October 31, 2006 4:00 AM PST

My life with Scooba

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Left to its own devices, the robot does fairly well covering a floor. In our house, we have one small hallway with six doors and a total of 16 corners (when all the door frames and heating vents are counted). The Scooba cleaned the entire surface area, which made for a good half hour of viewing. If it accidentally veers over the top of the staircase, sensors get the robot to retreat--that's good for another five minutes of viewing.

The robot also successfully navigated and cleaned the floor in an L-shaped laundry room. The only spot it consistently missed in six different rooms was the triangle under the breakfast room table.

To be honest, my daughter and I found the waste products quite compelling. We're not alone.

The machine also gets the floors quite clean. A mop gets continually dunked in a bucket of increasingly dirty water. With Scooba, jets spray a mixture of water and cleaning fluid (or water and white vinegar) on the floor that then gets sucked up by a squeegee blade and vacuumed into a water tank. Dirty water, thus, is not recycled. The floors, whether wood or tile, glow.

The water that comes out of the dirty-water tank is generally brownish-white or gray and more foul than you might expect. The filter, at least in our case, also contained more cat food, crumbs and hair than most people even know is on their floors. I had no idea we lived like savages. To be honest, my daughter and I found the waste products quite compelling. We're not alone.

"I agree, pouring the filthy solution out is the best part," Helen Greiner, iRobot chair and co-founder, wrote in an e-mail.

Scooba brings on the noise
The Scooba isn't perfect. Charging the battery is difficult for starters--the first charge takes 16 hours, but it takes far less time later. Give it 45 minutes of juice, and you're good to go.

The first big problem is the film of liquid it leaves on the floor. Most of the fluid gets sucked up into the machine by the vacuum and the squeegee blade, but a visible, relatively continuous film remains. With tile or linoleum floors, that's not really a problem. But with wood floors, which can be damaged by fluids, you feel compelled to wipe up with dish towels. On a warm day, the fluid dries fairly quickly, but on colder days, wet spots can still be there 20 minutes later.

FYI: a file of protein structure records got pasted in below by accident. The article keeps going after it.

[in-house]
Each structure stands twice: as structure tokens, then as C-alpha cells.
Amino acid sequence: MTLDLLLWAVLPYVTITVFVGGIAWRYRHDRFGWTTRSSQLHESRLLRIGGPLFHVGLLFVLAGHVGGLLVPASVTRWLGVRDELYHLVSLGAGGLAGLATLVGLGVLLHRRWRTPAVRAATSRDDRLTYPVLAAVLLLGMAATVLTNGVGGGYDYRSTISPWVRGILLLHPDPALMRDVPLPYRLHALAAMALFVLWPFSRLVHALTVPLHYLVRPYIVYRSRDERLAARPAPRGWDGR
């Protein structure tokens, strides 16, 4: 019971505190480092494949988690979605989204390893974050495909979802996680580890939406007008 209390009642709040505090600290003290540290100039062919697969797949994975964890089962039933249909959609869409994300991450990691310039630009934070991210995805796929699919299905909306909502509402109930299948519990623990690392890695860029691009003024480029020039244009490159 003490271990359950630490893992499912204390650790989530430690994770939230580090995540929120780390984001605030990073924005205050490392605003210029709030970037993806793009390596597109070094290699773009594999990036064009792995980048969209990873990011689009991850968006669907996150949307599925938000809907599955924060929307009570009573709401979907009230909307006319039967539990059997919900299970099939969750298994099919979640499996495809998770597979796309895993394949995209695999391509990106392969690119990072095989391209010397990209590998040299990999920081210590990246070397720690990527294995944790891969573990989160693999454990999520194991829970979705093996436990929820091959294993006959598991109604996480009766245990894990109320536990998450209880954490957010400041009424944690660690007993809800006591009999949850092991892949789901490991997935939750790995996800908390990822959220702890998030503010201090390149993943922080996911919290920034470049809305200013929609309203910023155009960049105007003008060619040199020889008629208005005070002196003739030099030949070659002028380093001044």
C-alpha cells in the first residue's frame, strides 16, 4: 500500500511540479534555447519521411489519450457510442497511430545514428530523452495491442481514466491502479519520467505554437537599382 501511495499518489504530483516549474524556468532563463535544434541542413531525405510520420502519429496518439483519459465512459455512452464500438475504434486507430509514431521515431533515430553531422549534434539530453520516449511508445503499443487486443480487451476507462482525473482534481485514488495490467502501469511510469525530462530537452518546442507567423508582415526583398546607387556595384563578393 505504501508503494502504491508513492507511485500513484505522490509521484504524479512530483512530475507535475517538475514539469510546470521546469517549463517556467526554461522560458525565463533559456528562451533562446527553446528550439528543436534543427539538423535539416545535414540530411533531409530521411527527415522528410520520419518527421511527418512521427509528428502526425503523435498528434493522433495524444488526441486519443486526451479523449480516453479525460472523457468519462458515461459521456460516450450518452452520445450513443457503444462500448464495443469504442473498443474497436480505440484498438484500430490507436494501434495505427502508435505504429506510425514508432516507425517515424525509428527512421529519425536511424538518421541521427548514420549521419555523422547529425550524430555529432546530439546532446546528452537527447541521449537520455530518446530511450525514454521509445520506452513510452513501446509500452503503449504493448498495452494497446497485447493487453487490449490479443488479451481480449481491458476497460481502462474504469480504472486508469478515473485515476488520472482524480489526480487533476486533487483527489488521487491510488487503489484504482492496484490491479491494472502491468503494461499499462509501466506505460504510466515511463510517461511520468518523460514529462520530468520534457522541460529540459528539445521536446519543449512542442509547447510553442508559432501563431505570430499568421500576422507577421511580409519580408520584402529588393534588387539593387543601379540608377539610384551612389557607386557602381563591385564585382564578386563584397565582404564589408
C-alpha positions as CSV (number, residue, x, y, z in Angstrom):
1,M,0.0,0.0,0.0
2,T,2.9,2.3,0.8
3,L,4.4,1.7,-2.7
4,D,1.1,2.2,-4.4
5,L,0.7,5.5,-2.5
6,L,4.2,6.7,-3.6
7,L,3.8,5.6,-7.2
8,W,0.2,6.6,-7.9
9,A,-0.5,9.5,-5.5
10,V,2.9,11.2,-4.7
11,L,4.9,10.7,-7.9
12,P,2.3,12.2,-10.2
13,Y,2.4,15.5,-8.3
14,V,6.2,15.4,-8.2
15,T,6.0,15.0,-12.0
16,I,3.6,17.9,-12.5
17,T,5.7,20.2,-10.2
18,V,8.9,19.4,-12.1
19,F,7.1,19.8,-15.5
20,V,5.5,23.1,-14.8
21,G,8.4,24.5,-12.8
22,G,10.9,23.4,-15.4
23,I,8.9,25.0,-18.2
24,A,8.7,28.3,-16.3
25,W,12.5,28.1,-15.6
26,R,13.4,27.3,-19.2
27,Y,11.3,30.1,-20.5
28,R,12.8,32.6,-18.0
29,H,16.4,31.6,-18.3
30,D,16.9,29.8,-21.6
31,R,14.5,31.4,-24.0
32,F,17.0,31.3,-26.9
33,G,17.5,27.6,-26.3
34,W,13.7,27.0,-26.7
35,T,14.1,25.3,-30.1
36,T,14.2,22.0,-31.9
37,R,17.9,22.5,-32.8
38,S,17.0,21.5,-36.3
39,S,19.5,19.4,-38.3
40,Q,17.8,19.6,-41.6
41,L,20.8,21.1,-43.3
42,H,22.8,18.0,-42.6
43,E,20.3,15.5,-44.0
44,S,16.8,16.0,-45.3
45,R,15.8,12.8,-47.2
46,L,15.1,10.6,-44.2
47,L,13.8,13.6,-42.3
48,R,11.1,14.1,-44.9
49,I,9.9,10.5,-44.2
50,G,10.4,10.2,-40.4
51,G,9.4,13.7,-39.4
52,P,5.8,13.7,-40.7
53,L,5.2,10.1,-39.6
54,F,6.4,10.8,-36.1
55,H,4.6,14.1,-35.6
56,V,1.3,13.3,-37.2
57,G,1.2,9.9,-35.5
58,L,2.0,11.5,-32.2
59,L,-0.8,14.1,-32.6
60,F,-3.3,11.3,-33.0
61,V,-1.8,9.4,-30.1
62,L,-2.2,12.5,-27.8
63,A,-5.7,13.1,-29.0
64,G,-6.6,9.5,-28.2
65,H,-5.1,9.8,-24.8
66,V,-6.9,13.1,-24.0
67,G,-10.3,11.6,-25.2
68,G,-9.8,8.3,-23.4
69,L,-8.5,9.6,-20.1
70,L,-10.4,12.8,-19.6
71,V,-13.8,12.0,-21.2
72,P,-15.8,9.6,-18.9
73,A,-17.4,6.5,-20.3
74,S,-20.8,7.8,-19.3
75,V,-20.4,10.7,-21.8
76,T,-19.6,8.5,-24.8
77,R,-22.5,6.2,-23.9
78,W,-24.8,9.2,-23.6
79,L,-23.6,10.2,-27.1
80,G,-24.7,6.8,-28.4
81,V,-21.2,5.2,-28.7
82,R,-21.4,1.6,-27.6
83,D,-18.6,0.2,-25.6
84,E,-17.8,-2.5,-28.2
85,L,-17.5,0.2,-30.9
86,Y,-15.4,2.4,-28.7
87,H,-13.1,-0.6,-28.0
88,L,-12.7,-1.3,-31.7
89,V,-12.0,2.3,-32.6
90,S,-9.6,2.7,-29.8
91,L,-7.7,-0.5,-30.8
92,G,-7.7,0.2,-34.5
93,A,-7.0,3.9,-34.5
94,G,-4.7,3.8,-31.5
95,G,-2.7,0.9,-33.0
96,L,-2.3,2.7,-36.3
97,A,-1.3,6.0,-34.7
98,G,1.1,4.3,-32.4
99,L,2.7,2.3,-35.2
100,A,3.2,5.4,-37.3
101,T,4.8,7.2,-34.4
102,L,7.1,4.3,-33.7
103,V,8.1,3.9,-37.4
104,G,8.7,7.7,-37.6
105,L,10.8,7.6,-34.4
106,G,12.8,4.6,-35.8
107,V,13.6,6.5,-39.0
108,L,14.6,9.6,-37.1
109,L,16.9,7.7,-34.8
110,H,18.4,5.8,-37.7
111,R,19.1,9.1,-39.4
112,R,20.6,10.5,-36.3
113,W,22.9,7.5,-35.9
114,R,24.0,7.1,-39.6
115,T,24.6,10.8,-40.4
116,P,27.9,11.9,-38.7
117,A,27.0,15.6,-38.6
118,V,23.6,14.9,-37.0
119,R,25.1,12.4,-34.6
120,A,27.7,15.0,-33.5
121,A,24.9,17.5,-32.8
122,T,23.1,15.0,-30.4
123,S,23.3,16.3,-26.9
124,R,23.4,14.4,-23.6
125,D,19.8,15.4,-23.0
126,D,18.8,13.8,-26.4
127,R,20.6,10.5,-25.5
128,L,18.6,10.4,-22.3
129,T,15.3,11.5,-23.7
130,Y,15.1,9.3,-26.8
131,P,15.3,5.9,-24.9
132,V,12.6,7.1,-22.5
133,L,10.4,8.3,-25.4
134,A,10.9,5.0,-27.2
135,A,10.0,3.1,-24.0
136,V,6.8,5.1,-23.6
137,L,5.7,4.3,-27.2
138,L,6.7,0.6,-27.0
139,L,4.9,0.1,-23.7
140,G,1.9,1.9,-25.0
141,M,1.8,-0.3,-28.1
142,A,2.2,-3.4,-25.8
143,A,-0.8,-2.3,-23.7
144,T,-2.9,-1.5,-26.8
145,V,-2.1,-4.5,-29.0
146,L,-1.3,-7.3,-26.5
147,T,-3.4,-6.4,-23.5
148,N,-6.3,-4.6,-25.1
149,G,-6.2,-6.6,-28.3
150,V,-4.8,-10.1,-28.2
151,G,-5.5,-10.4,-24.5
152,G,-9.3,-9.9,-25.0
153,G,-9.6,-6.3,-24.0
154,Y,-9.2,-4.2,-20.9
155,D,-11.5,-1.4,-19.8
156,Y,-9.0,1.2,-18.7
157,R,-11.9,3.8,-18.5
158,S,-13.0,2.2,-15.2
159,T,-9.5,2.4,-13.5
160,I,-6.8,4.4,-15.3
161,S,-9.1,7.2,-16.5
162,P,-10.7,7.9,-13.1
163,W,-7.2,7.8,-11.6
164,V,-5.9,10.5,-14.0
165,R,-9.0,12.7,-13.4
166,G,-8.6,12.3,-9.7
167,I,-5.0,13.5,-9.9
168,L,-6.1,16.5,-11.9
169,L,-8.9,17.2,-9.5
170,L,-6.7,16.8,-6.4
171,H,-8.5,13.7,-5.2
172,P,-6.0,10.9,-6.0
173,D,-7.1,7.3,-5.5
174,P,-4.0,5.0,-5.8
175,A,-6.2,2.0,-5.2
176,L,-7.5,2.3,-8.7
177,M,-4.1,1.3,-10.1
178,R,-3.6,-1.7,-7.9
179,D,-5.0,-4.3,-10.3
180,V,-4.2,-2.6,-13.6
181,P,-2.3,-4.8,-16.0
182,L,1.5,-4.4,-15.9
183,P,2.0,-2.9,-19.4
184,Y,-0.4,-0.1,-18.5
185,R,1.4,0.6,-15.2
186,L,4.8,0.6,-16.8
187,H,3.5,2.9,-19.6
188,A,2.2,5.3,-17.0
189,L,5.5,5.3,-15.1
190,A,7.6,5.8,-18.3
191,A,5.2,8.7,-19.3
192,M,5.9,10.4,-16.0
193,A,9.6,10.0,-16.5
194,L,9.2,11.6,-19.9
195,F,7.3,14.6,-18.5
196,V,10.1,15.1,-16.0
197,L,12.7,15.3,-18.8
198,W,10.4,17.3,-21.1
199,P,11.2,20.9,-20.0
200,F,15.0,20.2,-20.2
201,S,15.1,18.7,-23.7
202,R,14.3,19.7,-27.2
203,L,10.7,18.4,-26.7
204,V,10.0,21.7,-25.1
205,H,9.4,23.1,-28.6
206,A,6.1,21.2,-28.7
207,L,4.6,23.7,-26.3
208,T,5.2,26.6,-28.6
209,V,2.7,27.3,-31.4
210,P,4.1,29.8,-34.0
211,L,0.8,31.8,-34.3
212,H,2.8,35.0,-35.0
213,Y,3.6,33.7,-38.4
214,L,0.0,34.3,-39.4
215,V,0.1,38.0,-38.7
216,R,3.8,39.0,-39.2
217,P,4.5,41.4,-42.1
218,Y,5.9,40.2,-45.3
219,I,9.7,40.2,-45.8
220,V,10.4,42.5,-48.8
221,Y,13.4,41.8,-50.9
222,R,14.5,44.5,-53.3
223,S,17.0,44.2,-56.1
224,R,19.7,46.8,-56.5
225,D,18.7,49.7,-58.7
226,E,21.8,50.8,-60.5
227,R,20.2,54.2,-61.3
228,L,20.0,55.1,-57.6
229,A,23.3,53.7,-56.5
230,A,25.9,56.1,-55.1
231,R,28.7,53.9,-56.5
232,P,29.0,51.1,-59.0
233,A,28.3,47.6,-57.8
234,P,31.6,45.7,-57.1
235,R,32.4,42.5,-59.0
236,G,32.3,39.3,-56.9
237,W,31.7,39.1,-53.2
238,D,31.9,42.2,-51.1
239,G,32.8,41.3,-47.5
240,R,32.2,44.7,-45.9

Personally, I can live with this. My wife, however, would probably rather have her teeth removed with rusty pliers than harm the floor. The wet spots, in her view, need to be wiped up.

Which leads to the second problem: the noise. The Scooba can be as loud as 80 decibels, which, according to Reader's Digest, is about as loud as city traffic noise. When cleaning the bathroom, you can shut the door on it and cancel out most of the noise. But in an open room like the kitchen, the noise carries into other rooms and can be a bit annoying. You can't operate it if someone is resting in bed.

After baking cookies for Halloween, we tried absentee cleaning, letting it run 45 minutes alone while we were out of the house. It got the vast majority of sprinkles and a smear of stepped-on frosting. The floors were dry when we came back.

Finally, removing and inserting the fluid tank from the unit can cause some anxiety. You push the handle to remove the tank, but it looks like you should pull it, like a door handle. I thought I broke it a couple of times.

Overall, on a scale of 100 (with 100 being an unequivocal thumbs up), I'd give it an 85. And I think we'll miss it.

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